Compiled by Megan J. Wolff, PhD MPH
Last updated: July 8, 2018
The forcible and sudden separation of children from parents constitutes a form of trauma that can have both immediate and long-lasting health consequences.
Even brief separations are stressful to young children.
Faced with an outstanding source of stress, a surge of adrenalin in a child’s body will activate two systems: 
- the hypothalamic-pituitary-adrenal (HPA) axis
- the sympathetic nervous system (SNS) located in the brain stem
This will set in motion a "stress response" or "stress cascade," mediated primarily by the hormone cortisol. Visible characteristics include:
- Increased heart rate
- Elevated blood pressure
- Rapid breathing
- Less visible components include:
- The presence of cortisol will keep the body on “high alert” until the threat passes (in this case, the caregiver returns), at which point it falls, “braking” or dampening the stress response.
- Faced with an outstanding source of stress, a surge of adrenalin in a child’s body will activate two systems: 
- The child will respond to the separation with intense distress: crying out, weeping, signaling that the parent is needed and must return.
- The younger the child, the more significant and traumatic the separation will be.
It is well understood that the key to healthy development is “attachment,” a concept originated by British Psychiatrist John Bowlby to denote a “lasting psychological connectedness between human beings.”
- Attachment is the key to many of a child’s developmental milestones.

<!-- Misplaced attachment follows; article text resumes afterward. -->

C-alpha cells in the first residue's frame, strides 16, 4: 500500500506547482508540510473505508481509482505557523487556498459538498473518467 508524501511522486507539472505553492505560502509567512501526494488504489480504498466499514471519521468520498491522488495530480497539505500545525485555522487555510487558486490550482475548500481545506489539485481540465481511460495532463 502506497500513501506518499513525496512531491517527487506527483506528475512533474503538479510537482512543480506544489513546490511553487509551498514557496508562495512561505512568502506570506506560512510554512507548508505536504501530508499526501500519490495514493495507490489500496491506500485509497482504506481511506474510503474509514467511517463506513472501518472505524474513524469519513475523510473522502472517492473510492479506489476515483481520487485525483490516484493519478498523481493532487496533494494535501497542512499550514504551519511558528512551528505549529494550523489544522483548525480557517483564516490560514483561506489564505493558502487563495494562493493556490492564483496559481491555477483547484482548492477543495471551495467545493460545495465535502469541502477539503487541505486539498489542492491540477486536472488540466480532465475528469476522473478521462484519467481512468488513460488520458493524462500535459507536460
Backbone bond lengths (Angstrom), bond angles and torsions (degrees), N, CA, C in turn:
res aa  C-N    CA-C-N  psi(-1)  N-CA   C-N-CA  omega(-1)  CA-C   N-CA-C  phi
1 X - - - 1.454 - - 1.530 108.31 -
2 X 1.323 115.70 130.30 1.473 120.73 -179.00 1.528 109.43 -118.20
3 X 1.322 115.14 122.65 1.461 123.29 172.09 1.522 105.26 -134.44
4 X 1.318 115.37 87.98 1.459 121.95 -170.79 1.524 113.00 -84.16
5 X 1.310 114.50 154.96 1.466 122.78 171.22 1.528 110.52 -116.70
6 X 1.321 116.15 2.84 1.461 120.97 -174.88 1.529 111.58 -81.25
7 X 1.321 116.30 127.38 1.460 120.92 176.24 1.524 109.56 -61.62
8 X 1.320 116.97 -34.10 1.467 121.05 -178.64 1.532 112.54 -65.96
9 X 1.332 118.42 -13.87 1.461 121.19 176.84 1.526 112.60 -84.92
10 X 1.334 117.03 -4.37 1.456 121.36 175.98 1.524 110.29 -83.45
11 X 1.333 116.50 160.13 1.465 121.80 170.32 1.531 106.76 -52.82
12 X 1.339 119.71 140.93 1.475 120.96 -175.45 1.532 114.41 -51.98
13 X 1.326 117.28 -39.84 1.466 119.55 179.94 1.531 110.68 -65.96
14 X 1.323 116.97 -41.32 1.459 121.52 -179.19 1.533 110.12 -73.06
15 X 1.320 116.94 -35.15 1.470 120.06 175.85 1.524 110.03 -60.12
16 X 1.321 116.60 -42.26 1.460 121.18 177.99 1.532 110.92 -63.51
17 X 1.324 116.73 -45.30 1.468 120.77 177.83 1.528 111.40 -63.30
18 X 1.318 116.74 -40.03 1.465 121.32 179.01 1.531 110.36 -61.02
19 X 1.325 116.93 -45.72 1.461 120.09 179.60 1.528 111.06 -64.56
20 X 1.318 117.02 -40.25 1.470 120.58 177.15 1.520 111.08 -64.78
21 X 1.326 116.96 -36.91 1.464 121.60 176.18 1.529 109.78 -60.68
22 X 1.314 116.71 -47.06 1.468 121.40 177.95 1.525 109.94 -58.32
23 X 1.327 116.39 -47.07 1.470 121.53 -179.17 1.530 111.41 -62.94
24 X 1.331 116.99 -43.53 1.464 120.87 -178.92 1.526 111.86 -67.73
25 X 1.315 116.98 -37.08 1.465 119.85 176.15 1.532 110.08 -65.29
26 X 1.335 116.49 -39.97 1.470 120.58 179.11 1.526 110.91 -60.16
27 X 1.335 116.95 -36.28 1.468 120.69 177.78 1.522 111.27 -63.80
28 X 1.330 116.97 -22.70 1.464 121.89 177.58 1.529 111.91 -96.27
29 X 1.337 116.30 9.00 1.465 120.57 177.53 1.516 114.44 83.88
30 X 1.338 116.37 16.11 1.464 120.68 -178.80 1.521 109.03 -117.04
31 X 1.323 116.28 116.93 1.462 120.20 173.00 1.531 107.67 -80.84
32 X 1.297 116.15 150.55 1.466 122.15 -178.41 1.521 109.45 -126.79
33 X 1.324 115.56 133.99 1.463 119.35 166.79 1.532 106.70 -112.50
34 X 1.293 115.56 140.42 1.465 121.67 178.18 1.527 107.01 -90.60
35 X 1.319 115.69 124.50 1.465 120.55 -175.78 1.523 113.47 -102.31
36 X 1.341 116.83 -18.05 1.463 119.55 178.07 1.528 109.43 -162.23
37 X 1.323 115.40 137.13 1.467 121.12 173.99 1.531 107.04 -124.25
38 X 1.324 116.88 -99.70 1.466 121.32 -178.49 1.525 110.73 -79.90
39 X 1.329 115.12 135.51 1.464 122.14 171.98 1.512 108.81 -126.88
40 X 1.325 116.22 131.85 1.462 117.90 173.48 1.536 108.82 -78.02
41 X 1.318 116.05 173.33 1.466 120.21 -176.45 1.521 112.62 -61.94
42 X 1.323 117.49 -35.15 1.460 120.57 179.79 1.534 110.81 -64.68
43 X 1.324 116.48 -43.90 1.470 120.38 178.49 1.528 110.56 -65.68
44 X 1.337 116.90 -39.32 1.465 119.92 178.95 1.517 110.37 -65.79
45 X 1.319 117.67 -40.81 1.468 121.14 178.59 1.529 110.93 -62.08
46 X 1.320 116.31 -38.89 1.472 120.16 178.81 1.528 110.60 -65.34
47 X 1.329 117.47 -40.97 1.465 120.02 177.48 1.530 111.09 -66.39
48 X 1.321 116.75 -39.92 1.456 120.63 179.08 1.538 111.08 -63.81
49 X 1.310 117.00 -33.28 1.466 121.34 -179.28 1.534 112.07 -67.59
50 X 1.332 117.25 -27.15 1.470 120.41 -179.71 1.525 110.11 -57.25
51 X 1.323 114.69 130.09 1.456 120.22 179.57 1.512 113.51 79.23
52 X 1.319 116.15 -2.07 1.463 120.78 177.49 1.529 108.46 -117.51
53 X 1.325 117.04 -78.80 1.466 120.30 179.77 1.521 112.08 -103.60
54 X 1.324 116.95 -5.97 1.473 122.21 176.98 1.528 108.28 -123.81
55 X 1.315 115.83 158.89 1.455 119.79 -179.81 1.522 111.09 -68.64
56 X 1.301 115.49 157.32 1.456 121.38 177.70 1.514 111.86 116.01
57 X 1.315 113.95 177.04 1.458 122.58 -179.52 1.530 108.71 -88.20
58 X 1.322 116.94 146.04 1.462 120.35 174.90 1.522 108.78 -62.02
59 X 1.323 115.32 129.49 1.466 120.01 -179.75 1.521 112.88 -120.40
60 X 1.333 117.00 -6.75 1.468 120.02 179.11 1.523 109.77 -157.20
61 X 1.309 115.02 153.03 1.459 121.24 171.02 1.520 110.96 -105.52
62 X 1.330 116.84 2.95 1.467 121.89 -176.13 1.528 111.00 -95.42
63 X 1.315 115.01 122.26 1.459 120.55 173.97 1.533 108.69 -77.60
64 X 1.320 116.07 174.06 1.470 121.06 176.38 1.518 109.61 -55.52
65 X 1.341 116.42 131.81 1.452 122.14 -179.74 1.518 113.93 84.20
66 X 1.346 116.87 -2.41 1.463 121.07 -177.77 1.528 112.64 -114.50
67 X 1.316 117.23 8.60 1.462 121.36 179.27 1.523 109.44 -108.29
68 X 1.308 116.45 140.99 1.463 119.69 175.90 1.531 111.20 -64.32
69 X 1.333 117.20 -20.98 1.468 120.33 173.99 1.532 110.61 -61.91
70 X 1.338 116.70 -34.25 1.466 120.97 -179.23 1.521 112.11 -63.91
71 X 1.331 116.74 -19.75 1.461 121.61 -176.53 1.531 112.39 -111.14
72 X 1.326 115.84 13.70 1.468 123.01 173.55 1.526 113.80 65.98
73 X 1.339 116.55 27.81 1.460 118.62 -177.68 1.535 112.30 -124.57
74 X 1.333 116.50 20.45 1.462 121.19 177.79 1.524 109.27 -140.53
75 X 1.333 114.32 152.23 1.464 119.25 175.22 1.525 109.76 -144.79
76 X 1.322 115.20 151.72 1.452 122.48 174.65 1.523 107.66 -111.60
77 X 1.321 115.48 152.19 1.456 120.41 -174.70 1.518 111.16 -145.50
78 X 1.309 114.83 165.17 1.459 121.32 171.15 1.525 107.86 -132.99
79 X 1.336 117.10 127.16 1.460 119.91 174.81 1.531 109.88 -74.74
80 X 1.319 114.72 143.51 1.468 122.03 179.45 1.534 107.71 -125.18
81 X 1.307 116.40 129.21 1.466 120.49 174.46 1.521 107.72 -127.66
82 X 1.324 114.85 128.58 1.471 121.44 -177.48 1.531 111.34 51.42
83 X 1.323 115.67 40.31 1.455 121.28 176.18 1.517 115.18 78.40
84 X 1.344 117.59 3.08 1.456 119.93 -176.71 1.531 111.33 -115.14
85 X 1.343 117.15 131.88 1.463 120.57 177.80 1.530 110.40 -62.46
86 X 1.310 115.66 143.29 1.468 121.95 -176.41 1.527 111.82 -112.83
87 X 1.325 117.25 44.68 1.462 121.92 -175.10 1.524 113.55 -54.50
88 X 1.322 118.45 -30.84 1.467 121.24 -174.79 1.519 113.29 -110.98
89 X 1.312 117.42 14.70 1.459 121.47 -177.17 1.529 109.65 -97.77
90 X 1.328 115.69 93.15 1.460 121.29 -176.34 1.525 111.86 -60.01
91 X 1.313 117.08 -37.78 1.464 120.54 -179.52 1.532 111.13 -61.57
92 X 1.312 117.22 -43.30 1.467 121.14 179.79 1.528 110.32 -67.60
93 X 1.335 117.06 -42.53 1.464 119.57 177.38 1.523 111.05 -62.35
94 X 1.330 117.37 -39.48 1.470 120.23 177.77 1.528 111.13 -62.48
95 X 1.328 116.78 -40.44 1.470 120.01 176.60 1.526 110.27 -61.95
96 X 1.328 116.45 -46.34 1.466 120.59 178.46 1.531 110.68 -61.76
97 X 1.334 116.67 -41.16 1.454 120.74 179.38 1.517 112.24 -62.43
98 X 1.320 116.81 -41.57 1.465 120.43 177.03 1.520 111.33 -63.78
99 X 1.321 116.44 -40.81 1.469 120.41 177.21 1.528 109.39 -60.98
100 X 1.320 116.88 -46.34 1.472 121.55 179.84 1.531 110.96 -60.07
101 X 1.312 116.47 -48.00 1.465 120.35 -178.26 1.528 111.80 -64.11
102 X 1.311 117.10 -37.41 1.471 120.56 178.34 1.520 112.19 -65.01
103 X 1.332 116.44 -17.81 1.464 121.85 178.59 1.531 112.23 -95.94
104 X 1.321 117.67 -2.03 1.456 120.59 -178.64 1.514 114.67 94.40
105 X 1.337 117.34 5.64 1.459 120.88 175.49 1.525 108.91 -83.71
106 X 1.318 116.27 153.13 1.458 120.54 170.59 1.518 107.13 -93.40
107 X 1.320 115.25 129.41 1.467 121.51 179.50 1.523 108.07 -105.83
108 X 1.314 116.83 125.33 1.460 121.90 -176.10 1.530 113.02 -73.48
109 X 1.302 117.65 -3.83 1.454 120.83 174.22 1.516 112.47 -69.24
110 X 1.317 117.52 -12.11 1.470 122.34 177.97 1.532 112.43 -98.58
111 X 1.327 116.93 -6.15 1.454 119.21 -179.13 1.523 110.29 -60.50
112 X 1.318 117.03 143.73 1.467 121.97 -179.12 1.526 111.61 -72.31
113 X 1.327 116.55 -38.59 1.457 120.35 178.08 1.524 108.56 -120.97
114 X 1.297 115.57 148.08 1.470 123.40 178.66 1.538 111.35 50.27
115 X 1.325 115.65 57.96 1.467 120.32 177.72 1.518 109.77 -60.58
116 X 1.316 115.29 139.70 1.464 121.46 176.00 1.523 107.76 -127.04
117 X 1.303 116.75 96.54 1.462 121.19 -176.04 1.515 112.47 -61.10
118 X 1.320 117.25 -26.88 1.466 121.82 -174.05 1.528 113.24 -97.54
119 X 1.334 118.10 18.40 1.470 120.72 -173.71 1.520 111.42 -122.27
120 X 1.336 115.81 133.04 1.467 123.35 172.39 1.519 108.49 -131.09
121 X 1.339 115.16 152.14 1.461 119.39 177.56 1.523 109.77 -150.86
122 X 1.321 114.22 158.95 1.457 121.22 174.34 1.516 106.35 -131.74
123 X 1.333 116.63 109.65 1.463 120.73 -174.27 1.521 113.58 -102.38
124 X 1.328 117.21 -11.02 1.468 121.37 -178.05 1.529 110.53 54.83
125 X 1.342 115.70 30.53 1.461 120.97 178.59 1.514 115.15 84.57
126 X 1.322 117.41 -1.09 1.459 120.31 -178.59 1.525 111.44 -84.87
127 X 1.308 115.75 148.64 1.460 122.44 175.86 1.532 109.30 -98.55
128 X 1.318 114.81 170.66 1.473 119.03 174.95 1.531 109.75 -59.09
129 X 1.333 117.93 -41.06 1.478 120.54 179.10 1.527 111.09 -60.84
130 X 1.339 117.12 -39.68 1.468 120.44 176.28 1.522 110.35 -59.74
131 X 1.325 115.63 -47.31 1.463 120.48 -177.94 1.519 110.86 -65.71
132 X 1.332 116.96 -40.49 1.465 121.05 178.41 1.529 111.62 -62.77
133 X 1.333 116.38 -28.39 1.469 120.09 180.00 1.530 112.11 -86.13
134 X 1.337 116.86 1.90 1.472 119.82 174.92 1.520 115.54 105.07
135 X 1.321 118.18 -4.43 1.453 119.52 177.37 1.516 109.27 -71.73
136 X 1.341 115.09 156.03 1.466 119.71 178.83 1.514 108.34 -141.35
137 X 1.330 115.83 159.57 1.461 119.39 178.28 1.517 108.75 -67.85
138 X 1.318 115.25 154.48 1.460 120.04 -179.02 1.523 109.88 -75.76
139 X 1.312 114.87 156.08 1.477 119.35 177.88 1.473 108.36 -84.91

- The mechanism is adaptive and enhances the infant’s chance of survival.
Attachment also serves as a well-known buffer against the effects of trauma.
According to Bowlby infants have a universal need to seek close proximity with their caregiver when under stress or threatened.
- The physical touch of a caregiver will soothe a child in an agitated state.
Verbal and nonverbal cues from a caregiver are used from babyhood as “emotional signals” that convey warnings or reassurance about the environment.
- In the “visual cliff” experiment, psychologists observed babies make decisions based on the facial expressions of their mothers as to whether to crawl over a plexiglass surface designed to look like a cliff. When the mothers used encouraging faces, 74% of babies crossed. When mothers supplied a look of fear, no babies ventured forward.
Studies of children evacuated from London as a result of the Blitz during World War II found that sudden separation from their parents was more traumatic than the bombings themselves.
- An investigator in 1941 found symptoms of psychiatric distress in 52% of evacuated children, but only 20% of children who had actually been through a bombing.
- Anna Freud, who worked in a nursery for child evacuees through much of the war, remarked with her coauthor that, “The child experiences shock when it is suddenly and without preparation exposed to dangers with which it cannot cope emotionally.” The authors added, “In reality it is the very quickness of the child’s break with the mother that contains all the dangers of abnormal consequences.”
- In addition to the trauma caused by the loss of attachment, separation from caregivers may thus compound pre-existing traumas by removing the child’s emotional buffering. 
- According to Bowlby infants have a universal need to seek close proximity with their caregiver when under stress or threatened.